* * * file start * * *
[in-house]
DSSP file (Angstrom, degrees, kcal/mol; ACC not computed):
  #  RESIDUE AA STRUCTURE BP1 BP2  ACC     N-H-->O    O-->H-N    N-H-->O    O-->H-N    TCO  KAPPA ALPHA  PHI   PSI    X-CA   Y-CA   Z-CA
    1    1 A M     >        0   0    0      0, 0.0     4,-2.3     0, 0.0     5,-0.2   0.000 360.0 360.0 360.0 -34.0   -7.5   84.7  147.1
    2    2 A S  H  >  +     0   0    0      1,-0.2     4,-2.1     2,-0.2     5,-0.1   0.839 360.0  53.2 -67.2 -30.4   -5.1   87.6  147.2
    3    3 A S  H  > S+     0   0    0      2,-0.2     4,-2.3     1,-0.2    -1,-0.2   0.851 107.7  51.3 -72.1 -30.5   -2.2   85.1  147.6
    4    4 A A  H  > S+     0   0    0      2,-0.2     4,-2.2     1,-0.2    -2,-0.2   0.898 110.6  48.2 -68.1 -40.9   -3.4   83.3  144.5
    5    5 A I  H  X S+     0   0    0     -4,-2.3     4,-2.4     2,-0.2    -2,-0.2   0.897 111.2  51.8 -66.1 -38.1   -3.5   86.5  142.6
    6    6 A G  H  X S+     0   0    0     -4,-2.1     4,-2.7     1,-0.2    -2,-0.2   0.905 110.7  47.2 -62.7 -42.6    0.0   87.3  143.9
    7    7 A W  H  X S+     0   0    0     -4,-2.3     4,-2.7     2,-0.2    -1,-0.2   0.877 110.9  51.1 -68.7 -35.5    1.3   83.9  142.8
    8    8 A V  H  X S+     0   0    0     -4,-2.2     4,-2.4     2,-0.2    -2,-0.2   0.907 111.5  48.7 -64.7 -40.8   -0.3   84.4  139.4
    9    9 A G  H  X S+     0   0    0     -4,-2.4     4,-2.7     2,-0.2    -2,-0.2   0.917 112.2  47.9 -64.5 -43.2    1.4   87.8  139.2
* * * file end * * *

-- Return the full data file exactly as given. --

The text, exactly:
[in-house]
DSSP file (Angstrom, degrees, kcal/mol; ACC not computed):
  #  RESIDUE AA STRUCTURE BP1 BP2  ACC     N-H-->O    O-->H-N    N-H-->O    O-->H-N    TCO  KAPPA ALPHA  PHI   PSI    X-CA   Y-CA   Z-CA
    1    1 A M     >        0   0    0      0, 0.0     4,-2.3     0, 0.0     5,-0.2   0.000 360.0 360.0 360.0 -34.0   -7.5   84.7  147.1
    2    2 A S  H  >  +     0   0    0      1,-0.2     4,-2.1     2,-0.2     5,-0.1   0.839 360.0  53.2 -67.2 -30.4   -5.1   87.6  147.2
    3    3 A S  H  > S+     0   0    0      2,-0.2     4,-2.3     1,-0.2    -1,-0.2   0.851 107.7  51.3 -72.1 -30.5   -2.2   85.1  147.6
    4    4 A A  H  > S+     0   0    0      2,-0.2     4,-2.2     1,-0.2    -2,-0.2   0.898 110.6  48.2 -68.1 -40.9   -3.4   83.3  144.5
    5    5 A I  H  X S+     0   0    0     -4,-2.3     4,-2.4     2,-0.2    -2,-0.2   0.897 111.2  51.8 -66.1 -38.1   -3.5   86.5  142.6
    6    6 A G  H  X S+     0   0    0     -4,-2.1     4,-2.7     1,-0.2    -2,-0.2   0.905 110.7  47.2 -62.7 -42.6    0.0   87.3  143.9
    7    7 A W  H  X S+     0   0    0     -4,-2.3     4,-2.7     2,-0.2    -1,-0.2   0.877 110.9  51.1 -68.7 -35.5    1.3   83.9  142.8
    8    8 A V  H  X S+     0   0    0     -4,-2.2     4,-2.4     2,-0.2    -2,-0.2   0.907 111.5  48.7 -64.7 -40.8   -0.3   84.4  139.4
    9    9 A G  H  X S+     0   0    0     -4,-2.4     4,-2.7     2,-0.2    -2,-0.2   0.917 112.2  47.9 -64.5 -43.2    1.4   87.8  139.2